In those halcyon times at College, we used to say that Mother's day usually comes nine months after Father's Day, if you all remember? Or should we rephrase it that Father's Day comes nine months before Mother's Day?
The world celebrates Father's Day on June 16 where Mothers, Wives, Children and friends congratulate the old boy for having played his part towards his responsibilities and guardianship.
We are all Father's in some form or another. Even SS must have his secret hidden somewhere in his closet, for sure. Even if not, he still has his Oru Paanai children to carry on fathering, in his own special ways, anyway.
It is quite natural for growing up boys to dream of the day when they become a Father, pacing the floor in anxiety, after having planted the seed(s) nine months before. I chose the plural to include all the Randy fellows who may have multiple trees to water at any given time.
As I remember my old man, tall and lanky as he was, a very strong personality and icon within my paternal family since he was the only real professional and breadwinner from the family in the 50's, employed as a Civil Engineer with the Buildings Department of the CMC, a very unusual and high profile position for a Thamby to be sitting in, during those good old days. Most Moors usually had their own businesses in the Pettah during that era and the sons simply took charge of the till after the old man moved on. We had so many of them within our own batch from RPS to College.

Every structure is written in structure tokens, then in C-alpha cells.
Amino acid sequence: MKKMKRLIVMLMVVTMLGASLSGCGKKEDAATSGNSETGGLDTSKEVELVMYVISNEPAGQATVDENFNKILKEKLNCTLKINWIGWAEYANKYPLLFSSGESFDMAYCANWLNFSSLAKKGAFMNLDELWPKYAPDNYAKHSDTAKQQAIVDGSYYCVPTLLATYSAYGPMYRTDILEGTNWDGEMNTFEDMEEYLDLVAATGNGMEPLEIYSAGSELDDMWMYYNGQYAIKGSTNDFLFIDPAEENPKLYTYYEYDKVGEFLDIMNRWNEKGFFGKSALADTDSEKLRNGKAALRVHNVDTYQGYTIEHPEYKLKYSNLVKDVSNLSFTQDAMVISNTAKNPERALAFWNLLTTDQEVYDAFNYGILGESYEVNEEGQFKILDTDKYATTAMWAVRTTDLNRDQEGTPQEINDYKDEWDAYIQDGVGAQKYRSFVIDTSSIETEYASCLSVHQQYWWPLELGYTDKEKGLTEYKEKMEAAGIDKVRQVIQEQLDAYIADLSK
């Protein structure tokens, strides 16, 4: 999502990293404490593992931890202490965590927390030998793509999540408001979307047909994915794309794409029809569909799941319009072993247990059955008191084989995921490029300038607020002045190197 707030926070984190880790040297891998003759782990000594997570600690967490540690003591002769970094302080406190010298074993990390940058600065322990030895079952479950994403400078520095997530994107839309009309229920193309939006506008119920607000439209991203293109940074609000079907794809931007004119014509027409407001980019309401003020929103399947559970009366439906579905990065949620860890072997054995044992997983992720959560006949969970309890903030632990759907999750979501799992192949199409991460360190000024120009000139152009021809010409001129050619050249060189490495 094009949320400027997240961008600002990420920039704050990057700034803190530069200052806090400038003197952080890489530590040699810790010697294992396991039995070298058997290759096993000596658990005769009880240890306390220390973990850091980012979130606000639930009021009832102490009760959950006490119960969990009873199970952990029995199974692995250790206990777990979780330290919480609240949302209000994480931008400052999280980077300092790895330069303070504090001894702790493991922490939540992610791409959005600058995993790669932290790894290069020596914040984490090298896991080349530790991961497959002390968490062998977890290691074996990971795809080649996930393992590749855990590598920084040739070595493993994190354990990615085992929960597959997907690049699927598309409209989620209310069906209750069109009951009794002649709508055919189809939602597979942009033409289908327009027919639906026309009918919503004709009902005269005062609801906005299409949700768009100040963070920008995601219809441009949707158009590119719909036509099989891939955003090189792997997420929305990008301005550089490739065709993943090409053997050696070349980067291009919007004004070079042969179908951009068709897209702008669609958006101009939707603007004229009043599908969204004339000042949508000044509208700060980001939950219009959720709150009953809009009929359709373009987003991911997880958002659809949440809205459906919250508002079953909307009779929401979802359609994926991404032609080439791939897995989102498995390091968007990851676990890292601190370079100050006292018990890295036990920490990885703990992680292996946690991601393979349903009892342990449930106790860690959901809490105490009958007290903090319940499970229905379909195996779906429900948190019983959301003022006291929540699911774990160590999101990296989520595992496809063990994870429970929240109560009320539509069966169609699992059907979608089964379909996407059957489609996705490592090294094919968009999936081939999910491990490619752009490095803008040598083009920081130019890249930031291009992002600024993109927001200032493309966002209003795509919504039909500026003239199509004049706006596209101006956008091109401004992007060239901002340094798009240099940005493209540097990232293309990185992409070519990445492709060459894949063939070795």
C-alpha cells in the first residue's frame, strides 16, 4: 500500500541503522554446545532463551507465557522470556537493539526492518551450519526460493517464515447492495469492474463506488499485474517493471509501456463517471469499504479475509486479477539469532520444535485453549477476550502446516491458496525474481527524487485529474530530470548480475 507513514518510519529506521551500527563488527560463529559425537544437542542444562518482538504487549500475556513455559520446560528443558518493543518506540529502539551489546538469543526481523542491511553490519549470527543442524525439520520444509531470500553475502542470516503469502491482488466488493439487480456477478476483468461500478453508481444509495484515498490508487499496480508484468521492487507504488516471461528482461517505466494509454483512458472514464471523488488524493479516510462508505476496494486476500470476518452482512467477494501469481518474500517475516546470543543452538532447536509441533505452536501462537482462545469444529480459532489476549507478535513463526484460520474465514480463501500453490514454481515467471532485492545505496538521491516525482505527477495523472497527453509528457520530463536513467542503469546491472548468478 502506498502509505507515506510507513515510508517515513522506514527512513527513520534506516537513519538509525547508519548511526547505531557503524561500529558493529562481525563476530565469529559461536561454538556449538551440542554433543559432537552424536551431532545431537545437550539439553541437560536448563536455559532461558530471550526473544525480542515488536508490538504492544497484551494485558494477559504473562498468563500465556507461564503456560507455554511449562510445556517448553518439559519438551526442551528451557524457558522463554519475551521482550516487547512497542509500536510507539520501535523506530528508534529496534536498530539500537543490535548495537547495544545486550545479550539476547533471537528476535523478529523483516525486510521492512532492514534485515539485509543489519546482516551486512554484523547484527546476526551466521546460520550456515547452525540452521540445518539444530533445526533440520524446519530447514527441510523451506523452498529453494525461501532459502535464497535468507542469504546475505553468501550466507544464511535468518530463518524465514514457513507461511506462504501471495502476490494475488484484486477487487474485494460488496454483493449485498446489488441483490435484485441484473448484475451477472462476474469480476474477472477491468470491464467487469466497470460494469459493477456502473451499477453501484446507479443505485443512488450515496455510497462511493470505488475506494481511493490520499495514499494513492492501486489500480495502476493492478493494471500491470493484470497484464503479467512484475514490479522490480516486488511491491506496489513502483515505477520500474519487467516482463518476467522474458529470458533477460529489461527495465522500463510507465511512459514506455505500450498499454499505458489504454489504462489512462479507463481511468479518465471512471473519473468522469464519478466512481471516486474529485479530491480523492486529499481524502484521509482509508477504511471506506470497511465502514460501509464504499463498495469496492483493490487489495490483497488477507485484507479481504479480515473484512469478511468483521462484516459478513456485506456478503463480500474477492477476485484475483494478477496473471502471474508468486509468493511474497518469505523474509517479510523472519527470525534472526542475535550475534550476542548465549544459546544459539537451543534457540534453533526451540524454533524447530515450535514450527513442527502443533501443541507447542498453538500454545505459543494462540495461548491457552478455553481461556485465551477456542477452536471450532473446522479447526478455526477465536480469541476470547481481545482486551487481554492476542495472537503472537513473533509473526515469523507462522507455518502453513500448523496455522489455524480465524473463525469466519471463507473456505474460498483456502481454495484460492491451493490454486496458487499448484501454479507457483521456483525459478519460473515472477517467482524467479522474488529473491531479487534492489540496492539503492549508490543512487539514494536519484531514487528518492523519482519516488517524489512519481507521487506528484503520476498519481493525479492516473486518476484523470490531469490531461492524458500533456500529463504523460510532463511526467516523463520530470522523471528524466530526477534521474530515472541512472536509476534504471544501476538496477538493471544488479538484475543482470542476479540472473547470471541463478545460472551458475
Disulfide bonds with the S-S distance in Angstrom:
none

After retirement, much later on in life in the 80s/90s, there used to be many real estate and high powered building magnates who used to visit our home at Bamba to see Dad, seeking his advice on property and construction in the city, since he had become an authority of street lines, drainage systems, water lines, and other related parameters involved in the industry. Leedons Builders also hired him as a consultant to support all their real estate acquirement and construction projects which he carried on delivering until the time of his demise in 1989.
He also carried on his practice of Surveying, being one of the oldest Licensed Surveyors in the country. On the day of his funeral morning several clients called over at our Bamba home to collect their plans which he had called and confirmed were ready, the previous day. They were simply appalled to see his body lying in the living room waiting for burial. All the completed plans, invoices, and attachments were neatly clipped together on his work desk with names of the clients and instructions to deliver to the clients. hat was his style of working. Totally meticulous in everything he did. he had suffered the stroke on the evening of the previous day while watering the front yard with a hosepipe in his usual way, and my wife who was at the Bamba house chatting with him at that very moment rushed him to Nawaloka. I was, at that point of time conducting the IT operational support for the FX "Bourse Game" Workshop for Central Bank that Citibank was delivering at the Galadari Meridian Hotel in Colombo.
When I got to Nawaloka he was still conscious and we spoke a little even though the medics were shooing me away from the ICU. He was in great spirit and possibly was aware tha it was his final call. He squeezed my hand very tightly as if to say "the ball is on your court now, mister", and passed away at 3:00 am. We buried him at 10:00 am on the same day.